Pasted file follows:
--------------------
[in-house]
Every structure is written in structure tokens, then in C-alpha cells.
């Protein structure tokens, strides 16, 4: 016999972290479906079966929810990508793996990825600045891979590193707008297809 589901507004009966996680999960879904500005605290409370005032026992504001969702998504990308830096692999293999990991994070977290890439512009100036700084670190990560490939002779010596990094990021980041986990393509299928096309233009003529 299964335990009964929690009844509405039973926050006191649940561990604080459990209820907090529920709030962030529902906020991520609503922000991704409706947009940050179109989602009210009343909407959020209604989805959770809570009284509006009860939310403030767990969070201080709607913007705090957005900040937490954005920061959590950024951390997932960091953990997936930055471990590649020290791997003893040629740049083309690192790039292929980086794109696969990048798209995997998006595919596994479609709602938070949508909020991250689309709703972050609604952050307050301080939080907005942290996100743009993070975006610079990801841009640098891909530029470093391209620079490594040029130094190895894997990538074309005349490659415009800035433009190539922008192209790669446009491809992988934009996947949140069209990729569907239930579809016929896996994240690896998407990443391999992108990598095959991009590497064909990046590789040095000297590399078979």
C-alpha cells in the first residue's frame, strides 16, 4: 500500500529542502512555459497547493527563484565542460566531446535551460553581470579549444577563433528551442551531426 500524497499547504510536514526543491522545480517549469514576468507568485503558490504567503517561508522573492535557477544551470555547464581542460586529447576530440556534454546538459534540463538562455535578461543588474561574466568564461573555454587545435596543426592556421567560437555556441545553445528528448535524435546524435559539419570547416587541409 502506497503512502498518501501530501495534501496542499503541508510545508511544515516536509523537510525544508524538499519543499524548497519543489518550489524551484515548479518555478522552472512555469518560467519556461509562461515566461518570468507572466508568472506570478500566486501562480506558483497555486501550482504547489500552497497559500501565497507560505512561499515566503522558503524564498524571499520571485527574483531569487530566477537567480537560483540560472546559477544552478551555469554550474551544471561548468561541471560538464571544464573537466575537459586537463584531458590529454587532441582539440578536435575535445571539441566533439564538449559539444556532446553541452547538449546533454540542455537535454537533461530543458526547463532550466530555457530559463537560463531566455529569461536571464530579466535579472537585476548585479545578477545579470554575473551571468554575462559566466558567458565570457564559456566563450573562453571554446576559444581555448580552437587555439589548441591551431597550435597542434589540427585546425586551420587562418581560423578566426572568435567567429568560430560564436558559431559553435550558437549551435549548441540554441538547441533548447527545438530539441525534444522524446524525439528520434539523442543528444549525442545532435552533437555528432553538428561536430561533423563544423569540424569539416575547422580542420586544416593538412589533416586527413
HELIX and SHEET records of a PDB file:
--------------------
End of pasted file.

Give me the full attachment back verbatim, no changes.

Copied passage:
[in-house]
Every structure is written in structure tokens, then in C-alpha cells.
């Protein structure tokens, strides 16, 4: 016999972290479906079966929810990508793996990825600045891979590193707008297809 589901507004009966996680999960879904500005605290409370005032026992504001969702998504990308830096692999293999990991994070977290890439512009100036700084670190990560490939002779010596990094990021980041986990393509299928096309233009003529 299964335990009964929690009844509405039973926050006191649940561990604080459990209820907090529920709030962030529902906020991520609503922000991704409706947009940050179109989602009210009343909407959020209604989805959770809570009284509006009860939310403030767990969070201080709607913007705090957005900040937490954005920061959590950024951390997932960091953990997936930055471990590649020290791997003893040629740049083309690192790039292929980086794109696969990048798209995997998006595919596994479609709602938070949508909020991250689309709703972050609604952050307050301080939080907005942290996100743009993070975006610079990801841009640098891909530029470093391209620079490594040029130094190895894997990538074309005349490659415009800035433009190539922008192209790669446009491809992988934009996947949140069209990729569907239930579809016929896996994240690896998407990443391999992108990598095959991009590497064909990046590789040095000297590399078979």
C-alpha cells in the first residue's frame, strides 16, 4: 500500500529542502512555459497547493527563484565542460566531446535551460553581470579549444577563433528551442551531426 500524497499547504510536514526543491522545480517549469514576468507568485503558490504567503517561508522573492535557477544551470555547464581542460586529447576530440556534454546538459534540463538562455535578461543588474561574466568564461573555454587545435596543426592556421567560437555556441545553445528528448535524435546524435559539419570547416587541409 502506497503512502498518501501530501495534501496542499503541508510545508511544515516536509523537510525544508524538499519543499524548497519543489518550489524551484515548479518555478522552472512555469518560467519556461509562461515566461518570468507572466508568472506570478500566486501562480506558483497555486501550482504547489500552497497559500501565497507560505512561499515566503522558503524564498524571499520571485527574483531569487530566477537567480537560483540560472546559477544552478551555469554550474551544471561548468561541471560538464571544464573537466575537459586537463584531458590529454587532441582539440578536435575535445571539441566533439564538449559539444556532446553541452547538449546533454540542455537535454537533461530543458526547463532550466530555457530559463537560463531566455529569461536571464530579466535579472537585476548585479545578477545579470554575473551571468554575462559566466558567458565570457564559456566563450573562453571554446576559444581555448580552437587555439589548441591551431597550435597542434589540427585546425586551420587562418581560423578566426572568435567567429568560430560564436558559431559553435550558437549551435549548441540554441538547441533548447527545438530539441525534444522524446524525439528520434539523442543528444549525442545532435552533437555528432553538428561536430561533423563544423569540424569539416575547422580542420586544416593538412589533416586527413
HELIX and SHEET records of a PDB file: